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Why do most countries grant full voting rights only to their citizens? How should refugees and asylum seekers be treated under international and domestic law and how can they be politically empowered?

These are just some of the compelling legal challenges addressed by Ruvi in his extensive research in International Refugee and Asylum Law and issues concerning political membership and participation.

Recently, much of his academic work, as well as public advocacy as the elected Chair of New Europeans UK, has focused on the effects of the referendum on EU membership on citizens' rights.

Associate Professor in International Refugee Law, Ruvi's areas of interest include Human Rights Law, Citizenship & Electoral Rights, International Refugee Law and International Humanitarian Law.

As an aspiring law student at Oxford University, Ruvi worked on his master's dissertation on electoral participation of prisoners. While developing his study into doctoral work, Ruvi wanted to retain the intellectual focus but concentrate on some other politically marginalised group.

It was his doctoral research that brought his contribution to global discourse on the unique political predicament of recognised refugees, who in the main are in political limbo for an indeterminate period. Having identified this gap, he began to write and advocate matters predominantly relating to recognition of refugees, citizen rights, referendums, freedom of expression and political association of non-citizens.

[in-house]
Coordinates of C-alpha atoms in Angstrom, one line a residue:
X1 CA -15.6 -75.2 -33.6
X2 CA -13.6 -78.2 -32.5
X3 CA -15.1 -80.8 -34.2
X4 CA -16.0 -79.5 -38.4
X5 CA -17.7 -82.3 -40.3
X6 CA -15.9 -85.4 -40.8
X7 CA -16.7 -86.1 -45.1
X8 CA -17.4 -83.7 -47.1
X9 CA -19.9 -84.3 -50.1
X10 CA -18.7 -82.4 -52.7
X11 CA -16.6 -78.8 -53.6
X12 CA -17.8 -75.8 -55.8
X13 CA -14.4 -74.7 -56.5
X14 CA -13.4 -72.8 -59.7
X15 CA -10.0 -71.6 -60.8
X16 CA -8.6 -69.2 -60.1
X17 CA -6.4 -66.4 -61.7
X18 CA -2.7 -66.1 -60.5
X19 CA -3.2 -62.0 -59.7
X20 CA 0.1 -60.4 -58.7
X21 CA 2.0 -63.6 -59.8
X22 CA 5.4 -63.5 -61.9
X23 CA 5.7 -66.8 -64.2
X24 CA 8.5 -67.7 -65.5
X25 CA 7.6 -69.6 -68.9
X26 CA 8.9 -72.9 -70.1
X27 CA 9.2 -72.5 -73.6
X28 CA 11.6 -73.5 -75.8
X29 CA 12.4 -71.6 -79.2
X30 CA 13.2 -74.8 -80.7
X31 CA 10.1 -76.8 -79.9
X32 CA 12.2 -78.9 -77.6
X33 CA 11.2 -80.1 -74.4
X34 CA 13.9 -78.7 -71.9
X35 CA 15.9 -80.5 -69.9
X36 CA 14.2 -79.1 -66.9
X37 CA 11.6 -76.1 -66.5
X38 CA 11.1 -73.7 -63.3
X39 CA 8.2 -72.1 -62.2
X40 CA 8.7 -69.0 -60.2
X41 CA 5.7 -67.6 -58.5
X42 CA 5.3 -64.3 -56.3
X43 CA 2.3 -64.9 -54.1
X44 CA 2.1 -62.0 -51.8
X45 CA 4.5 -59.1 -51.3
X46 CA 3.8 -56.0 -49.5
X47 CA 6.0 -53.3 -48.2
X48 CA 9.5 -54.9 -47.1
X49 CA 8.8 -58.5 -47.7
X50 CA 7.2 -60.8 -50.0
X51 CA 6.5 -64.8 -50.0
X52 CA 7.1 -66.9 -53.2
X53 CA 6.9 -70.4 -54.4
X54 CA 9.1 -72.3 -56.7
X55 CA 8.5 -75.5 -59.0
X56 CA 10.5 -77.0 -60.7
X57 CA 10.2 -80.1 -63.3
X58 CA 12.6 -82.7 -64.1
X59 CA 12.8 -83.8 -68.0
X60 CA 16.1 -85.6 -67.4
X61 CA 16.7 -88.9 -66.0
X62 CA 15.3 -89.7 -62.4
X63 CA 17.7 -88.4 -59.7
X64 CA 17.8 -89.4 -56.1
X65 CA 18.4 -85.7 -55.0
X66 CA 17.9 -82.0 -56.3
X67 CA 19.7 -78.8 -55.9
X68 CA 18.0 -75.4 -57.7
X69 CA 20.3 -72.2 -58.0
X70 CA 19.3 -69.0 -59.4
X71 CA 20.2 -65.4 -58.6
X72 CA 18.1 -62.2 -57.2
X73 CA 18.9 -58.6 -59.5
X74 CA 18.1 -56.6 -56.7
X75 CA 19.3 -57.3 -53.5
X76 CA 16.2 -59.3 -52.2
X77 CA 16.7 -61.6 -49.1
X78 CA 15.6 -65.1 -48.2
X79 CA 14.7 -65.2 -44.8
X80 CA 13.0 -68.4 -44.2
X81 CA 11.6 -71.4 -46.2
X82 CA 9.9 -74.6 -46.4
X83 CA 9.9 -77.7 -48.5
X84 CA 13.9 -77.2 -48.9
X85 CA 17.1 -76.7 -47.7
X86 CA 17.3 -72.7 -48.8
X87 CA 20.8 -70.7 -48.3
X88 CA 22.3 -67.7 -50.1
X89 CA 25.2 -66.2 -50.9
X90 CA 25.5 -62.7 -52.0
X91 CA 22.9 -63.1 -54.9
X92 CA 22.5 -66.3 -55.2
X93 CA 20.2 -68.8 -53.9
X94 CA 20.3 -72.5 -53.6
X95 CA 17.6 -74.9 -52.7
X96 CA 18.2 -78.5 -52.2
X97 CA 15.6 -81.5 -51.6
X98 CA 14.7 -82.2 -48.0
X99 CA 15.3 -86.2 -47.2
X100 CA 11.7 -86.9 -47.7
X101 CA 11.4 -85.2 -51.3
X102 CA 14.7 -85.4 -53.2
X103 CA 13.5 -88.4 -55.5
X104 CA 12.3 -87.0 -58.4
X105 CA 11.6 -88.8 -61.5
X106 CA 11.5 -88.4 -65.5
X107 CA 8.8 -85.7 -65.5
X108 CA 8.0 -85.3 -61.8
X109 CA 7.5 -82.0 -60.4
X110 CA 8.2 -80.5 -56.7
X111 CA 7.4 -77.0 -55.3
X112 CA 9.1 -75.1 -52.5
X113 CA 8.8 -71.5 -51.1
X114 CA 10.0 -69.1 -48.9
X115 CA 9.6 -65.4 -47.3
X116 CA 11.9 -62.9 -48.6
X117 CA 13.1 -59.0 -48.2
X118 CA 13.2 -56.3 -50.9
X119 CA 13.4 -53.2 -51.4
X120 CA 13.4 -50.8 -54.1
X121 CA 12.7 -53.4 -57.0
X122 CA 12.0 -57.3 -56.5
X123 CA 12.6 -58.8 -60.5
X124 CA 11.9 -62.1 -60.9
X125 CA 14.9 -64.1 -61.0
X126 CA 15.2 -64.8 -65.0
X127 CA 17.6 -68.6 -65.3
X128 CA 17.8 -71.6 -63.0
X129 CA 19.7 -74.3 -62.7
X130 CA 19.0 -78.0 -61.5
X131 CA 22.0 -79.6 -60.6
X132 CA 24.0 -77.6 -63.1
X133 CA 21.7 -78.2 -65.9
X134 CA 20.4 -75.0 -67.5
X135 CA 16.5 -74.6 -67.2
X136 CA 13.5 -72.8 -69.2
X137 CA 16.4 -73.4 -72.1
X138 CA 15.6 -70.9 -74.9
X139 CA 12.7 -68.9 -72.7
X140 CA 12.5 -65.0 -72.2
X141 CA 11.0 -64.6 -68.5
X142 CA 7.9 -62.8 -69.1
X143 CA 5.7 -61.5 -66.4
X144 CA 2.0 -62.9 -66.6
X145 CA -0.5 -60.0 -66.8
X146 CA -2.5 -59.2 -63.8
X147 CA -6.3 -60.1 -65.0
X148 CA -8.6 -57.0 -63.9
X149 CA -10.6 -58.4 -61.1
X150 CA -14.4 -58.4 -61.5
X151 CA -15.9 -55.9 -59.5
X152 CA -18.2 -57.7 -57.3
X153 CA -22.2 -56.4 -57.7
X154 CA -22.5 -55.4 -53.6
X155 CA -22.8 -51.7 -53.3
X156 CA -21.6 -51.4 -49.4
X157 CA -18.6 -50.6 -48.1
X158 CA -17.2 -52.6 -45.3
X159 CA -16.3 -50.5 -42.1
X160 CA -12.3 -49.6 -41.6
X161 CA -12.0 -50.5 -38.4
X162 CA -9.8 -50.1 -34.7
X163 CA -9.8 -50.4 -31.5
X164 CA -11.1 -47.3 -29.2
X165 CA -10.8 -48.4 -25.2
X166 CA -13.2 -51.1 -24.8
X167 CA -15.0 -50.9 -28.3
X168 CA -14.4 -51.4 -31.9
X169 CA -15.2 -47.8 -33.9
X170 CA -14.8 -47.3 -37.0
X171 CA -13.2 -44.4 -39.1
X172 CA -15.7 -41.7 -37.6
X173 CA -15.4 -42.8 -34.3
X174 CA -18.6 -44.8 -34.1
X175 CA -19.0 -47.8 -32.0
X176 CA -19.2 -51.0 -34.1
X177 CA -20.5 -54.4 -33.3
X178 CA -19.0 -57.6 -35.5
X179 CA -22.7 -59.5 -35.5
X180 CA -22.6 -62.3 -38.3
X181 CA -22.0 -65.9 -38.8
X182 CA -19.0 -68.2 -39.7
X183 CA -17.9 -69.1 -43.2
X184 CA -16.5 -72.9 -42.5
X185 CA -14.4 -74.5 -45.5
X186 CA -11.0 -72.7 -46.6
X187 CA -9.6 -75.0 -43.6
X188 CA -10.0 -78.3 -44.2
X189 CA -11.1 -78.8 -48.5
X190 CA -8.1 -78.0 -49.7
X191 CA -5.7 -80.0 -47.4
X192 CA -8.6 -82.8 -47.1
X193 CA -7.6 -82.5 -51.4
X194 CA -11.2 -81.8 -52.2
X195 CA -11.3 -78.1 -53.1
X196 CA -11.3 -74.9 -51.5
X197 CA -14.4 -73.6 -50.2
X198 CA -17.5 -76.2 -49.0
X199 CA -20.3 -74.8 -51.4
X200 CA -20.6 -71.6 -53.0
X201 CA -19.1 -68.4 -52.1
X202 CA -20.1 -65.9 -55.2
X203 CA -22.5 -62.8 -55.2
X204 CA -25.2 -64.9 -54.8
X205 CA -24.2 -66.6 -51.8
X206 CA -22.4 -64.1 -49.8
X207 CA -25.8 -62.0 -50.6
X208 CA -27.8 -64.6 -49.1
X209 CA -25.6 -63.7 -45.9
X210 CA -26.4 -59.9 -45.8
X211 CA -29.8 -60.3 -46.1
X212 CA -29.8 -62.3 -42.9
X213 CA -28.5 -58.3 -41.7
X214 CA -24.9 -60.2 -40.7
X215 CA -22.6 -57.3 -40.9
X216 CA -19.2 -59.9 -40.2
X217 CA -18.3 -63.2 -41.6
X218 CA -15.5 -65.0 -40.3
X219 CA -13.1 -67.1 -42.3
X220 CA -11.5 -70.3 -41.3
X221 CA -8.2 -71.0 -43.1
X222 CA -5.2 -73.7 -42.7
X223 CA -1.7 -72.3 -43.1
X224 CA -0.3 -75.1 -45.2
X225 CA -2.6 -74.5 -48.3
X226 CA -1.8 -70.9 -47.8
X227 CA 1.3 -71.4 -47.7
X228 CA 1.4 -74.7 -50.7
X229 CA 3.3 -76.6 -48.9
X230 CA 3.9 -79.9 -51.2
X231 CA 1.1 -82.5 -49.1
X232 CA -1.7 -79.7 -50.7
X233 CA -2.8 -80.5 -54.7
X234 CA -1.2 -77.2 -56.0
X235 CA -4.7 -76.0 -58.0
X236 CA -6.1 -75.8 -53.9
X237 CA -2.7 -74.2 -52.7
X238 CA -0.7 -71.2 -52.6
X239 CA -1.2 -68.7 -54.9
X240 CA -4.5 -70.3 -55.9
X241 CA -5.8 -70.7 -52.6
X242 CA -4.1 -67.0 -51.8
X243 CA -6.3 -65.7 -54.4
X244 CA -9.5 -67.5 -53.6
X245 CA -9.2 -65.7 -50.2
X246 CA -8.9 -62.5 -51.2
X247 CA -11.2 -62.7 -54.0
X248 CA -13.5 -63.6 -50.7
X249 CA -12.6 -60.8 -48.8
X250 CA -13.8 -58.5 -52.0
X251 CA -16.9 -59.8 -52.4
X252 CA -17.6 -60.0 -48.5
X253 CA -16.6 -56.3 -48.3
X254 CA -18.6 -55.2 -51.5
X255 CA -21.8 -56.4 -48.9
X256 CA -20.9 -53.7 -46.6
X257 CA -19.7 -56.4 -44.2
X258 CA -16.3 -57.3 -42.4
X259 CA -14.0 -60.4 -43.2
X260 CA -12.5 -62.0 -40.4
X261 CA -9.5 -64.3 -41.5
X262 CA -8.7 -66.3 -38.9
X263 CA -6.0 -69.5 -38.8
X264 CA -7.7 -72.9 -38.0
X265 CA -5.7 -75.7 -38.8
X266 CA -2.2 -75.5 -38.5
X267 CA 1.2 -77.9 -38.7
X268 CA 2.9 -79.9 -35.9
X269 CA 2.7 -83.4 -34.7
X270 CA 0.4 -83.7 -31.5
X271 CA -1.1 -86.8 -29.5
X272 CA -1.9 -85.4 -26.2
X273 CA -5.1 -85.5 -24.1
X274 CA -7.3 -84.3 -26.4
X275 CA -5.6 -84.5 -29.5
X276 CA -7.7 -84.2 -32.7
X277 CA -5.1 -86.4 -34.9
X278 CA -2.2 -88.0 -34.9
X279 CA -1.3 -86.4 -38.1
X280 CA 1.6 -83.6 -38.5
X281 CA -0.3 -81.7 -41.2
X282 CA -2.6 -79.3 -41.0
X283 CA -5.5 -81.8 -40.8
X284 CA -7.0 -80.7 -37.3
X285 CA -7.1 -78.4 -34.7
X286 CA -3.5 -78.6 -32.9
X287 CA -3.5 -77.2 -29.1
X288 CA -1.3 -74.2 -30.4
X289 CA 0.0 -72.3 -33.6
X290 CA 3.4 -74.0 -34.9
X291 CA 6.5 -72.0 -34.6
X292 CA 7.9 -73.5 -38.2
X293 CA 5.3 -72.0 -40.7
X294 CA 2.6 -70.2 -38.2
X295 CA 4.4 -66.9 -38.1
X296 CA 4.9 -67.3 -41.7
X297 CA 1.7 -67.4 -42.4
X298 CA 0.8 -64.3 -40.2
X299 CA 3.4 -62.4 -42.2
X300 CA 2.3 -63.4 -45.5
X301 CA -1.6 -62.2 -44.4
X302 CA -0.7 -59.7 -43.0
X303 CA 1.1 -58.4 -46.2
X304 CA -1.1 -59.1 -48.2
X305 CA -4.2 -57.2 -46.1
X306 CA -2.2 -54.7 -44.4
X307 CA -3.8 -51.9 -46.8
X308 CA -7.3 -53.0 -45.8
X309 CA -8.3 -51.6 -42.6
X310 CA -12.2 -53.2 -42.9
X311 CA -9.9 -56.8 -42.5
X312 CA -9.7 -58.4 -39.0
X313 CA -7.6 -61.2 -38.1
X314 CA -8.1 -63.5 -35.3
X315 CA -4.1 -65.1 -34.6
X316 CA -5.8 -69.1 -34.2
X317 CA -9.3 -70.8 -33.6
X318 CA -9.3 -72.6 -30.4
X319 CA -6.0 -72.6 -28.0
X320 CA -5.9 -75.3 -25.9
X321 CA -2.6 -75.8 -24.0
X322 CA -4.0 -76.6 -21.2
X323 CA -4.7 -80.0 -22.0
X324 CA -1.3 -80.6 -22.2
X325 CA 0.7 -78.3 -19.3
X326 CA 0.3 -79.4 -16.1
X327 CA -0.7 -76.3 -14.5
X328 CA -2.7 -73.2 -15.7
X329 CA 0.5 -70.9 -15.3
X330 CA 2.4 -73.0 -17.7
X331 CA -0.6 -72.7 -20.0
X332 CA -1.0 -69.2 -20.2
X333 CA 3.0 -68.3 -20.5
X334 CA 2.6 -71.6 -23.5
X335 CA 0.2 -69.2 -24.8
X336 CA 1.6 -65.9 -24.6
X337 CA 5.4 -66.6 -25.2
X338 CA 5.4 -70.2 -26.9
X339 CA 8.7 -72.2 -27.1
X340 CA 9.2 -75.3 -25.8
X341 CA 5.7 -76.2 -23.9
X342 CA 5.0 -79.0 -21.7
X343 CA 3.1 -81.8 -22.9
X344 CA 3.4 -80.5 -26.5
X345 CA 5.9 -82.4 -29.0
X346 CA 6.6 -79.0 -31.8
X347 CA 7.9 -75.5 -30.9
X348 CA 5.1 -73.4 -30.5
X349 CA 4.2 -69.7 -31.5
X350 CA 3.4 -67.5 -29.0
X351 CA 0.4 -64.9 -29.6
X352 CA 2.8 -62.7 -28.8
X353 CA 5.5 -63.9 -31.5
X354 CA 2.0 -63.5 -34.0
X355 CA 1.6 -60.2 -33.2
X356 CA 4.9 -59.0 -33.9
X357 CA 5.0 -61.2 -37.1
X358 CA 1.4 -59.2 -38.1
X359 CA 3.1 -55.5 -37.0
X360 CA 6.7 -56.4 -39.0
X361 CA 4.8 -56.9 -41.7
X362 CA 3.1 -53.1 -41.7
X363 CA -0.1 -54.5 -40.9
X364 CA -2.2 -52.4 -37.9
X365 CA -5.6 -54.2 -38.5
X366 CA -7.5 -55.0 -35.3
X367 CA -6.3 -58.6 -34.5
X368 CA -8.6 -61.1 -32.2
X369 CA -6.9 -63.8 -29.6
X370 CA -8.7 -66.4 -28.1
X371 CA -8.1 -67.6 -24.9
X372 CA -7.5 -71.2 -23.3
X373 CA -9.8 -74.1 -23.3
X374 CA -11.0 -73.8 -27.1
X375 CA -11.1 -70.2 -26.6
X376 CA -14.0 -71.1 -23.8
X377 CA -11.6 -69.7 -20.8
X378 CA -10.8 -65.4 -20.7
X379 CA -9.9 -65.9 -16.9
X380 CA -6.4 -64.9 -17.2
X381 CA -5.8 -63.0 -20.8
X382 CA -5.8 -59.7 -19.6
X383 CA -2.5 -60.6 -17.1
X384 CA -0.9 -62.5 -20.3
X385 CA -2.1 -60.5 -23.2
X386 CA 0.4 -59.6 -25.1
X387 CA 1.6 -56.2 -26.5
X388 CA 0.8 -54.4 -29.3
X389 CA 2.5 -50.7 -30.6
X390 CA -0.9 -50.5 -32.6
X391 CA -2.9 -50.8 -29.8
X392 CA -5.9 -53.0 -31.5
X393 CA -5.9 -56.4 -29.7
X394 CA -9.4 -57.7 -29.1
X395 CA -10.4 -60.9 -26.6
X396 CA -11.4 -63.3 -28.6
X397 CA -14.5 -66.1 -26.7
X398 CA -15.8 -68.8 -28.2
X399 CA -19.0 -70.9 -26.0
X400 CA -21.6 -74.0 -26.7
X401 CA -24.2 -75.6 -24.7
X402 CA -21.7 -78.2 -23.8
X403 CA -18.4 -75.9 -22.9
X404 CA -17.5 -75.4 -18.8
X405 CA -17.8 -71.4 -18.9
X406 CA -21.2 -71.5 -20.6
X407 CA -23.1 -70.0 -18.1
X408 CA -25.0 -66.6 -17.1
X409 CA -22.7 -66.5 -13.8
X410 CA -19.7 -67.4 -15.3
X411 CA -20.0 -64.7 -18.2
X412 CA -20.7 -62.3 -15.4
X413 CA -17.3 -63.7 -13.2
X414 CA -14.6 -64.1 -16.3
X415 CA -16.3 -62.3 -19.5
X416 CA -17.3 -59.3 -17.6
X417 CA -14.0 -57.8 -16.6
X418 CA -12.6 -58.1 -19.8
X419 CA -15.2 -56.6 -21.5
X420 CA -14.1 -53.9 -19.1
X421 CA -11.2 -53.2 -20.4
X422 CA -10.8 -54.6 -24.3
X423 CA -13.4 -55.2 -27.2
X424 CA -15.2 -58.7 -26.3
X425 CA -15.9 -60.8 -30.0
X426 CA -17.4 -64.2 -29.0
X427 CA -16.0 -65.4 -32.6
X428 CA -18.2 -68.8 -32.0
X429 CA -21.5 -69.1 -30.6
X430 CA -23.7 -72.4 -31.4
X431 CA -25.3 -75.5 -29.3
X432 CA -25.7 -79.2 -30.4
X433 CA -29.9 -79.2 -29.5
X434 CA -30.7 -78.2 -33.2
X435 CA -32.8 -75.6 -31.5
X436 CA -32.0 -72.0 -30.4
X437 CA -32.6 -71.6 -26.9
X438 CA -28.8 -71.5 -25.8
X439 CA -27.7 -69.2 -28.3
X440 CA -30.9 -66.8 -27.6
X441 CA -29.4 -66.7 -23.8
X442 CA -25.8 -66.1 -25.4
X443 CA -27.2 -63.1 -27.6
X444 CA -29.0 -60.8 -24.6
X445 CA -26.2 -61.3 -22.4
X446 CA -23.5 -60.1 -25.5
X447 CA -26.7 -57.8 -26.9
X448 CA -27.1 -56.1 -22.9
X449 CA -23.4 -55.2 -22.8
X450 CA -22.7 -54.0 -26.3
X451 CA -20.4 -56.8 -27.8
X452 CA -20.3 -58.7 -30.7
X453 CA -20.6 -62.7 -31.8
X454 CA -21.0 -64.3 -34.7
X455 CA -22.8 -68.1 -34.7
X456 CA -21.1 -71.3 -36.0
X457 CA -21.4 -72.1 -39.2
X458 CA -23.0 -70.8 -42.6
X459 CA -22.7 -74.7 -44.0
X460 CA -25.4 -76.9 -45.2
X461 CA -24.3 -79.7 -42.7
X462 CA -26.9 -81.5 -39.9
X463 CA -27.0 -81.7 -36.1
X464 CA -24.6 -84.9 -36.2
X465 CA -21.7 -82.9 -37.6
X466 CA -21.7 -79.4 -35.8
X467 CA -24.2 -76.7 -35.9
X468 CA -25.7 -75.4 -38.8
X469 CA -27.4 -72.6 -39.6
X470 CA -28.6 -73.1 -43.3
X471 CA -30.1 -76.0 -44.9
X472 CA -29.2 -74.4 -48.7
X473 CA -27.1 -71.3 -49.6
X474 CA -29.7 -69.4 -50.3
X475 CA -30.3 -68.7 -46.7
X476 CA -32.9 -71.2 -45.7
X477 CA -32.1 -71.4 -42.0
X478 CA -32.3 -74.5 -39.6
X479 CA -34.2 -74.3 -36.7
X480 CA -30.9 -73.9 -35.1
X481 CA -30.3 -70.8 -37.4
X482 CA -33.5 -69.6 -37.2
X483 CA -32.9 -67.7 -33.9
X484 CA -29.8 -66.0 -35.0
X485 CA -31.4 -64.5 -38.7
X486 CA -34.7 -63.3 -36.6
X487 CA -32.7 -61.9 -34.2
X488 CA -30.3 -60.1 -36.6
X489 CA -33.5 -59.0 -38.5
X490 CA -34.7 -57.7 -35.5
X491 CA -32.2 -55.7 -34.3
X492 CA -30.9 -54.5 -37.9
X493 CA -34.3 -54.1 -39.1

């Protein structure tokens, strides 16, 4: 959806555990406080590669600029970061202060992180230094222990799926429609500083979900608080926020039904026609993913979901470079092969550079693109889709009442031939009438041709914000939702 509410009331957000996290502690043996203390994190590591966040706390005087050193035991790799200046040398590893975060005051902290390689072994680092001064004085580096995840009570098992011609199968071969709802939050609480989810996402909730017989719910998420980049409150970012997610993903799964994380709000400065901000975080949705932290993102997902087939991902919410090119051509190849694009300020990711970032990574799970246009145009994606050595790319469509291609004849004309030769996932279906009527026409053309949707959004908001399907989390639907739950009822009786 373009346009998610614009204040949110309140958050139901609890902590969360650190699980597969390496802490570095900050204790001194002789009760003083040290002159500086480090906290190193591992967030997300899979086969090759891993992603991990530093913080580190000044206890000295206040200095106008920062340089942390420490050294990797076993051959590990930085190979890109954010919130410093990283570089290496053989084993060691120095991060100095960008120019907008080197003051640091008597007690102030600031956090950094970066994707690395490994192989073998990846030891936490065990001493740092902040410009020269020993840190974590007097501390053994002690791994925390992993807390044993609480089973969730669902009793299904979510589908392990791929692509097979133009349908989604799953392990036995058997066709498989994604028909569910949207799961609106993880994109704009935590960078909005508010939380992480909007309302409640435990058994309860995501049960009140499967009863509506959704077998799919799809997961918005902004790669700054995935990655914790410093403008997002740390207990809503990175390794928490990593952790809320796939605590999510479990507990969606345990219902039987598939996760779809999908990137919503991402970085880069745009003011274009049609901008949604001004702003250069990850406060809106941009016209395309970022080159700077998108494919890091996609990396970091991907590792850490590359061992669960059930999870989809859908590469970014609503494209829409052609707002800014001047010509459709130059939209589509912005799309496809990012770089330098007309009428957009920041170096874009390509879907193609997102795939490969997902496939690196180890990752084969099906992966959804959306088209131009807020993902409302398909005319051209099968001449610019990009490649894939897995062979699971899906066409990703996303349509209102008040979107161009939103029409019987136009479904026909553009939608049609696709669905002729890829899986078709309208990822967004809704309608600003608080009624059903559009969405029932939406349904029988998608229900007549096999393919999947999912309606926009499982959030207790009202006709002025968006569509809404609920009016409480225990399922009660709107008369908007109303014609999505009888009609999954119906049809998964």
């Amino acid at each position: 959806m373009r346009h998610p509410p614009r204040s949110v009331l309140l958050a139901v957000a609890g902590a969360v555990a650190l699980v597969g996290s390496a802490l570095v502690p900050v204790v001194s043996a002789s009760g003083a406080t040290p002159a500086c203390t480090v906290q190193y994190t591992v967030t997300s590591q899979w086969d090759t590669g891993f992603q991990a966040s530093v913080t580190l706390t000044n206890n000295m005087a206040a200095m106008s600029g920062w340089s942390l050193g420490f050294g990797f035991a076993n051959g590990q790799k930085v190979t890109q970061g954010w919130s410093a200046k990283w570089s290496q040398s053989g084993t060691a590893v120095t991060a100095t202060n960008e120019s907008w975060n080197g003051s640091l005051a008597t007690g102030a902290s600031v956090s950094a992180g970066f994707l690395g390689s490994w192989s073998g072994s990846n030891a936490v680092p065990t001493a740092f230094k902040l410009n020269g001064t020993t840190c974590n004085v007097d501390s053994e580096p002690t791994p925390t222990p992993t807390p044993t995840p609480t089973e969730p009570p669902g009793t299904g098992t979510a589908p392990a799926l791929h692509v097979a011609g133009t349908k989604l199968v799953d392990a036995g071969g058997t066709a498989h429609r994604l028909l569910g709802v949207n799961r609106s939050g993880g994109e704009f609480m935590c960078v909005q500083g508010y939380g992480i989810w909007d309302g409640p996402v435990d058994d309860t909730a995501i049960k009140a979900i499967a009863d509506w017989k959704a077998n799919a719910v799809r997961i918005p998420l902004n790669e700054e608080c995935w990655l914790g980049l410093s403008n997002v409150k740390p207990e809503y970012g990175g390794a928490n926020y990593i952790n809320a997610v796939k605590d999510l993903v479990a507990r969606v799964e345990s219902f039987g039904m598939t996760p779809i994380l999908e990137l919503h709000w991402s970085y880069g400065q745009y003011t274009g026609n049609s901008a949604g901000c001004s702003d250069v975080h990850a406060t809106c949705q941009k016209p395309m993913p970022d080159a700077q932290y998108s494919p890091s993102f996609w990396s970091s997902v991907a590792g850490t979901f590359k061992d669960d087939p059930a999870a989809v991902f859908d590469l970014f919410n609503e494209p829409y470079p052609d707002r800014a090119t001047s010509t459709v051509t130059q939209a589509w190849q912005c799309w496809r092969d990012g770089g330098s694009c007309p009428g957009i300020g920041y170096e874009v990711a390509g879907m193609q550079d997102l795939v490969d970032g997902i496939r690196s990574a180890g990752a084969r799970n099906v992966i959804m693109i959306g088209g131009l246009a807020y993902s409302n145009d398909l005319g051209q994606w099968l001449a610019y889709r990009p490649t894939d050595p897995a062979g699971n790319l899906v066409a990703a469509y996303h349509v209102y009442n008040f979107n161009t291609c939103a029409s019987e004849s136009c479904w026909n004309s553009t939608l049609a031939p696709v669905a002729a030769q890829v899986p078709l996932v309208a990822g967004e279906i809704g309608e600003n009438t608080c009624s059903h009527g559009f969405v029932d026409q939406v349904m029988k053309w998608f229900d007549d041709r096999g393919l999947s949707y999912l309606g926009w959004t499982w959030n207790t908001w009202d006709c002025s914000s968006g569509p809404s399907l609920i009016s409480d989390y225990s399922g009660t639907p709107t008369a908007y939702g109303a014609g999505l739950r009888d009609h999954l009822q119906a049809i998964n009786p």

Championing change

Ruvi's work beyond the University of Reading has allowed him to make a real impact in policy and practice. Recently he spoke at the Liberal Democrat 2018 Autumn conference, where he argued long-term EU citizens in the UK should be granted full voting rights.

The Conference adopted a policy motion supporting a radical change to current electoral laws: 'The right to full participation in civic life, including the ability to stand for office or vote in UK referendums and General Elections, to be extended to all EU citizens not already entitled to vote as Irish or Commonwealth citizens, who have lived in the UK for five years or longer'.

On asylum, he succeeded in moving amendments to the party's new Migration Policy that commits the Liberal Democrats to a progressive and modern asylum regime.

Last year, Ruvi co-authored a letter to the Israeli Attorney General imploring him not to authorise plans to forcibly deport Eritrean and Sudanese asylum seekers from Israel. The letter was signed by over fifty immigration and international refugee law academics the world over. The petitioners successfully averted the unwanted policy with Israel's announcement of the cancellation of deportation orders and renewal of permits.

"The challenge was to look at where the law stands and how it needs to be developed. The sense of accomplishment is in being able to set out ideas, engage with scholars, advocate ideas in relevant forums and persist them until you achieve the desired long term impact."